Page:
Secondly I spent a while mulling over a full dydraulic setup and cross linkinking it. One potential problem with a passive system like that is on a very steep climb were the vehicle is at a bit of an angle so the most of the weight is acting on one rear corner. The senario I envisage is that without some stiffness the loaded wheel could completely compress and the opposite unloded wheel just lift off the ground causing the whole vehicle to pitch backwards. If that setup was combined with very long travel suspension, minimum stiffness and no form of lock out then I can see leading to some brown trouser situations.

Another other point to bear in mind it that maintianing equal weight on all 4 tyres will only give you the same traction benefit as a locked diff if the ground under all 4 tyres is the same. If 3 tyres are on good firm dry ground and another is in sloppy mud then without some form traction aid such as locked/limited slip diffs or ETC then you still won't generate much traction.

As suspension systems go a cross linked hydraulic system has a lot to offer over more coventional systems, but its still has its disadvantages.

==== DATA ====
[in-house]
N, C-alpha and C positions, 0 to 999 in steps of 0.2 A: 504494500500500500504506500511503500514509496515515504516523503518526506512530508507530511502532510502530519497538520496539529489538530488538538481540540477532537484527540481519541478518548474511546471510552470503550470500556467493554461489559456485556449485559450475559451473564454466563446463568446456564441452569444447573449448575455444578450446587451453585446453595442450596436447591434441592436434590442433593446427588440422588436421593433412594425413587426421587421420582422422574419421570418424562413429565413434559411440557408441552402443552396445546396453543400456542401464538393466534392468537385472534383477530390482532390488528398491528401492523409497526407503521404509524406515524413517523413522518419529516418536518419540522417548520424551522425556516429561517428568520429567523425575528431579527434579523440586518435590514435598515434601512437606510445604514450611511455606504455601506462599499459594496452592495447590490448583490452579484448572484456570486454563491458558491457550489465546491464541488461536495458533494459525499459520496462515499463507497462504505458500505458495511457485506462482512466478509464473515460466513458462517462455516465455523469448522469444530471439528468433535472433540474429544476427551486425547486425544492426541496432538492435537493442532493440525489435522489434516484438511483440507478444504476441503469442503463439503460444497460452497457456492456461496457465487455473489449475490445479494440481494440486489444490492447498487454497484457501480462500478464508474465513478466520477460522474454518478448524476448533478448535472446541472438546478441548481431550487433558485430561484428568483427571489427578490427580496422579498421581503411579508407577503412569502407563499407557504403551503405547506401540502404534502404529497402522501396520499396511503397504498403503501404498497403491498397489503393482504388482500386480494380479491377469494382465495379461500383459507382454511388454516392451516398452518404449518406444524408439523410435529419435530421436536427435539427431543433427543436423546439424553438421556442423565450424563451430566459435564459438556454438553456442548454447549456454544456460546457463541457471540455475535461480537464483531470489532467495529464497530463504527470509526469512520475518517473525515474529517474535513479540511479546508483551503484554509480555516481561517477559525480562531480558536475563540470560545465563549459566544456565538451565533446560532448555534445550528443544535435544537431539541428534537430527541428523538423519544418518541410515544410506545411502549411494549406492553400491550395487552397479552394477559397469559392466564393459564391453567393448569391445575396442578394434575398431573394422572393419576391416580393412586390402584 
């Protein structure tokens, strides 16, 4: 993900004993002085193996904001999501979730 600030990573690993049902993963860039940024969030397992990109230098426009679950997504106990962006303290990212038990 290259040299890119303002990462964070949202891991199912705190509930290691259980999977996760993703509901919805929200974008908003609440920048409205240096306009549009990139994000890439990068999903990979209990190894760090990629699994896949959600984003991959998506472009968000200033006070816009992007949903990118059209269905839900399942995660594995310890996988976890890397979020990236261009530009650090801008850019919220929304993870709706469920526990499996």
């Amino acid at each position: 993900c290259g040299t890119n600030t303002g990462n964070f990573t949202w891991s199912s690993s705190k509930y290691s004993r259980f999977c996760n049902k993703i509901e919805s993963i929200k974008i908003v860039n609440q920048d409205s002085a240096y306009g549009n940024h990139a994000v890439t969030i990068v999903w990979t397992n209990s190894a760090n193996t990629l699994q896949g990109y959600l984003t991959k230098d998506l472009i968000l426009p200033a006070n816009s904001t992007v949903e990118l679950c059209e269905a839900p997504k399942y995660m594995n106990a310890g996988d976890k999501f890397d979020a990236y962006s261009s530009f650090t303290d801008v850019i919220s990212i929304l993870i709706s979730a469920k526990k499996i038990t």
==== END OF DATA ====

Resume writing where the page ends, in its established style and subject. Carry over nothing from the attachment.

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on the kinetic system if the rear right wheel is compressed then so is the left front...

this is where the system gets its stability on and off road and that is why is also has such articulation... if you study the pipe layout and the rest of the website you will se what i mean...

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on the kinetic system if the rear right wheel is compressed then so is the left front...

By that logic the moment the center of cravity acting sufficiently towards one corner of the vehicle (hence my example above) then it just fully compress that corner whilst lifitng the opposite tyre off the ground. This can in turn cause the center of gravity to move further from the center of the veichle (assuming the CofG is above the roll axis) making it less stable and more likely to roll over.